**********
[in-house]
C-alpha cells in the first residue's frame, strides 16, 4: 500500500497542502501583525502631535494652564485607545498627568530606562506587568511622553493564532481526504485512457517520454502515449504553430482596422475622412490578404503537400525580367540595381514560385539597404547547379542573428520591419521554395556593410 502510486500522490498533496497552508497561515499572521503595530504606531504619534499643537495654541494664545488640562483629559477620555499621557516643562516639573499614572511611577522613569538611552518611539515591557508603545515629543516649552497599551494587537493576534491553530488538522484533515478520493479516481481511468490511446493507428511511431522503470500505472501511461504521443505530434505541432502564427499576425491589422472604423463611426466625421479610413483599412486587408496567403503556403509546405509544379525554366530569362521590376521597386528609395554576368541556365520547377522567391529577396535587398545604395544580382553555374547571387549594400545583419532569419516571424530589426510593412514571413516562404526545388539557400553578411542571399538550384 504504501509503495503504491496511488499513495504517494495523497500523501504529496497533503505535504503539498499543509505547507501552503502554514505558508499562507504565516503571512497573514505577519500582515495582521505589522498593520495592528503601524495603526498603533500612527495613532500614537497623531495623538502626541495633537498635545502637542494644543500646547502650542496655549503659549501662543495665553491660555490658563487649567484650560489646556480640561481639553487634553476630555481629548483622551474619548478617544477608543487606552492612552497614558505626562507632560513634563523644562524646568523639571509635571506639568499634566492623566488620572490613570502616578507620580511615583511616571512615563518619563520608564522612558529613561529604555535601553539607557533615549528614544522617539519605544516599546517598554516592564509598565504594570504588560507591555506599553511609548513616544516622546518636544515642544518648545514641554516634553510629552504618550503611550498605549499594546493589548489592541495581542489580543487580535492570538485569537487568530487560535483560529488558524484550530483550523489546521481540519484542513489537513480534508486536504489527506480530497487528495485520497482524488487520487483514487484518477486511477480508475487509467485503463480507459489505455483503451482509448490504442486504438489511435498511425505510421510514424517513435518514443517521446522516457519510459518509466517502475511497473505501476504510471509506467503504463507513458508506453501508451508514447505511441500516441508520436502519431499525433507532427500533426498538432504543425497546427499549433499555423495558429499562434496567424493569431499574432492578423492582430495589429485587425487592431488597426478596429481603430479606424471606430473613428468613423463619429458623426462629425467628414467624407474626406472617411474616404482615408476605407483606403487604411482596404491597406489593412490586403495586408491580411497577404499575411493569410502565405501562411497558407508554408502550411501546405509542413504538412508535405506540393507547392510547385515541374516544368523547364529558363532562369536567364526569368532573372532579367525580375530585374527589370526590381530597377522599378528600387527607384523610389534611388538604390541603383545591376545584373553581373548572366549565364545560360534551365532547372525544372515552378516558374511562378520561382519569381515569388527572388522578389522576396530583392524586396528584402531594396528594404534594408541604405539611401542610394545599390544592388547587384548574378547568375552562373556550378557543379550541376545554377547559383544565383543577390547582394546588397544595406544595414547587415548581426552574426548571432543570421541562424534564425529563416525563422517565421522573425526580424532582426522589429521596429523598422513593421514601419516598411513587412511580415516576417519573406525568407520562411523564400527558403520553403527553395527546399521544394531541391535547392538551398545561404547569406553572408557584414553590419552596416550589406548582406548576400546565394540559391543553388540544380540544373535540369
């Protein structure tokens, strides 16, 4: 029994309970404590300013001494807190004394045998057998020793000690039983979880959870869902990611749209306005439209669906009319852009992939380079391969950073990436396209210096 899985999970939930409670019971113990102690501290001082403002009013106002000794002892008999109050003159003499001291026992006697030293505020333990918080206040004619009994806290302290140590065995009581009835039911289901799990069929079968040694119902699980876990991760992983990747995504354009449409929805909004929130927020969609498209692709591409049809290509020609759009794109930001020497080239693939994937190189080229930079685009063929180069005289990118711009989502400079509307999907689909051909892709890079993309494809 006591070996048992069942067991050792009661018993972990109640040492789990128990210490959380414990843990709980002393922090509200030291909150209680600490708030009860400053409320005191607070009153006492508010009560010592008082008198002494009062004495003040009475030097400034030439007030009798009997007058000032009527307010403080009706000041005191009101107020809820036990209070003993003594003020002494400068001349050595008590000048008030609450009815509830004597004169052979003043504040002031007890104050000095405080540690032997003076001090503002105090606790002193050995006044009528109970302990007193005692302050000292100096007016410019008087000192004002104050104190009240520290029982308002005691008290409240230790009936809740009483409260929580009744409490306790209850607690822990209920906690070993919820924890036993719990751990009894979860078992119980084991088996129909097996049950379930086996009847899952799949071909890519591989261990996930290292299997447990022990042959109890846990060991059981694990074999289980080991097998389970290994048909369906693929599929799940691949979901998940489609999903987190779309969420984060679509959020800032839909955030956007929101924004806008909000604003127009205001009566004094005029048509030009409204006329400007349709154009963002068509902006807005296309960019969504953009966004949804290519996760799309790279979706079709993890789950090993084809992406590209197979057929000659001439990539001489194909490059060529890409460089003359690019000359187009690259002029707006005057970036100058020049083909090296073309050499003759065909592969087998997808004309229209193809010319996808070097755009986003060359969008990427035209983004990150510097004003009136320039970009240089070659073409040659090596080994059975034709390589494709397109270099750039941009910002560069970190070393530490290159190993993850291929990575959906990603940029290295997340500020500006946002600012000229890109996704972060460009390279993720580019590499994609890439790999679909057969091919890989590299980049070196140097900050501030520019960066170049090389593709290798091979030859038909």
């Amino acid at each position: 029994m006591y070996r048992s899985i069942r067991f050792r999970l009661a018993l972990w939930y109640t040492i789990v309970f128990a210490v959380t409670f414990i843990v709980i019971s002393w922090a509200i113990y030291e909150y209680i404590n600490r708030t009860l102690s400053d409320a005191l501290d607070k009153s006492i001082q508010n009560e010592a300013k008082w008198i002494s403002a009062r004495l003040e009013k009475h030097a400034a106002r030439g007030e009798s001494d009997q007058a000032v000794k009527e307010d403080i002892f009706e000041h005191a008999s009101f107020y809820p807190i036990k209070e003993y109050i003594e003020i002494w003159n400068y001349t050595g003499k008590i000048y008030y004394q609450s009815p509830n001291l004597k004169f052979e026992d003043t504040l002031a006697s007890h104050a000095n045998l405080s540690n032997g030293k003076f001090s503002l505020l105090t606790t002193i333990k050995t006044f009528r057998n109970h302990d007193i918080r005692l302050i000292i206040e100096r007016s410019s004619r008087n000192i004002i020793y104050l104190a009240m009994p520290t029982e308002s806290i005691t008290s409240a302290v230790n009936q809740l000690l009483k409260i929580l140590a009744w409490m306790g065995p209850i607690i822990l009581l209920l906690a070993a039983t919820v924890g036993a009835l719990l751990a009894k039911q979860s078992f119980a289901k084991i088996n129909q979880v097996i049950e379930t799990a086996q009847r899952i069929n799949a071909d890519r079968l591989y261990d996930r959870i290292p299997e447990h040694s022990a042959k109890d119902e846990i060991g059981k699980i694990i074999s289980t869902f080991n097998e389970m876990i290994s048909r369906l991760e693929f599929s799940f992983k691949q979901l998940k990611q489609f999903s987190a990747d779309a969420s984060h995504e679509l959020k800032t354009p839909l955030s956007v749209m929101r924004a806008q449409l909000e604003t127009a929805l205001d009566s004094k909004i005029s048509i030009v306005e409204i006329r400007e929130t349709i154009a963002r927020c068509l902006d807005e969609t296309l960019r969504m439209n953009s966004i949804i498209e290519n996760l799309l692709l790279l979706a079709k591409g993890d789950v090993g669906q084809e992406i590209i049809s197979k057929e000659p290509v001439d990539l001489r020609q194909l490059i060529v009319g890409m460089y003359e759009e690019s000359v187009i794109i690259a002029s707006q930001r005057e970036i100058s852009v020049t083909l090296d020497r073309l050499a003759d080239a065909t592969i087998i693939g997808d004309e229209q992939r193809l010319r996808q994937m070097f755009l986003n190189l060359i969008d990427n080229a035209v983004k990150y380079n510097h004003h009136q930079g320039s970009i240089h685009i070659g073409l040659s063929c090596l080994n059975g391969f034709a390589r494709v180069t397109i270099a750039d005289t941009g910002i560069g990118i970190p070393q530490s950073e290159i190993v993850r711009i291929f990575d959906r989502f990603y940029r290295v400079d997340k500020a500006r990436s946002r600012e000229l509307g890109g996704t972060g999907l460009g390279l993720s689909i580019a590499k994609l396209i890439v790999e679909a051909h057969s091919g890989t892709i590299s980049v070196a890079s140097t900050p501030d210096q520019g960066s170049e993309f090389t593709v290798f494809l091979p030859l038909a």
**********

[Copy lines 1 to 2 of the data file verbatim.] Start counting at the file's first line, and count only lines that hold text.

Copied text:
[in-house]
C-alpha cells in the first residue's frame, strides 16, 4: 500500500497542502501583525502631535494652564485607545498627568530606562506587568511622553493564532481526504485512457517520454502515449504553430482596422475622412490578404503537400525580367540595381514560385539597404547547379542573428520591419521554395556593410 502510486500522490498533496497552508497561515499572521503595530504606531504619534499643537495654541494664545488640562483629559477620555499621557516643562516639573499614572511611577522613569538611552518611539515591557508603545515629543516649552497599551494587537493576534491553530488538522484533515478520493479516481481511468490511446493507428511511431522503470500505472501511461504521443505530434505541432502564427499576425491589422472604423463611426466625421479610413483599412486587408496567403503556403509546405509544379525554366530569362521590376521597386528609395554576368541556365520547377522567391529577396535587398545604395544580382553555374547571387549594400545583419532569419516571424530589426510593412514571413516562404526545388539557400553578411542571399538550384 504504501509503495503504491496511488499513495504517494495523497500523501504529496497533503505535504503539498499543509505547507501552503502554514505558508499562507504565516503571512497573514505577519500582515495582521505589522498593520495592528503601524495603526498603533500612527495613532500614537497623531495623538502626541495633537498635545502637542494644543500646547502650542496655549503659549501662543495665553491660555490658563487649567484650560489646556480640561481639553487634553476630555481629548483622551474619548478617544477608543487606552492612552497614558505626562507632560513634563523644562524646568523639571509635571506639568499634566492623566488620572490613570502616578507620580511615583511616571512615563518619563520608564522612558529613561529604555535601553539607557533615549528614544522617539519605544516599546517598554516592564509598565504594570504588560507591555506599553511609548513616544516622546518636544515642544518648545514641554516634553510629552504618550503611550498605549499594546493589548489592541495581542489580543487580535492570538485569537487568530487560535483560529488558524484550530483550523489546521481540519484542513489537513480534508486536504489527506480530497487528495485520497482524488487520487483514487484518477486511477480508475487509467485503463480507459489505455483503451482509448490504442486504438489511435498511425505510421510514424517513435518514443517521446522516457519510459518509466517502475511497473505501476504510471509506467503504463507513458508506453501508451508514447505511441500516441508520436502519431499525433507532427500533426498538432504543425497546427499549433499555423495558429499562434496567424493569431499574432492578423492582430495589429485587425487592431488597426478596429481603430479606424471606430473613428468613423463619429458623426462629425467628414467624407474626406472617411474616404482615408476605407483606403487604411482596404491597406489593412490586403495586408491580411497577404499575411493569410502565405501562411497558407508554408502550411501546405509542413504538412508535405506540393507547392510547385515541374516544368523547364529558363532562369536567364526569368532573372532579367525580375530585374527589370526590381530597377522599378528600387527607384523610389534611388538604390541603383545591376545584373553581373548572366549565364545560360534551365532547372525544372515552378516558374511562378520561382519569381515569388527572388522578389522576396530583392524586396528584402531594396528594404534594408541604405539611401542610394545599390544592388547587384548574378547568375552562373556550378557543379550541376545554377547559383544565383543577390547582394546588397544595406544595414547587415548581426552574426548571432543570421541562424534564425529563416525563422517565421522573425526580424532582426522589429521596429523598422513593421514601419516598411513587412511580415516576417519573406525568407520562411523564400527558403520553403527553395527546399521544394531541391535547392538551398545561404547569406553572408557584414553590419552596416550589406548582406548576400546565394540559391543553388540544380540544373535540369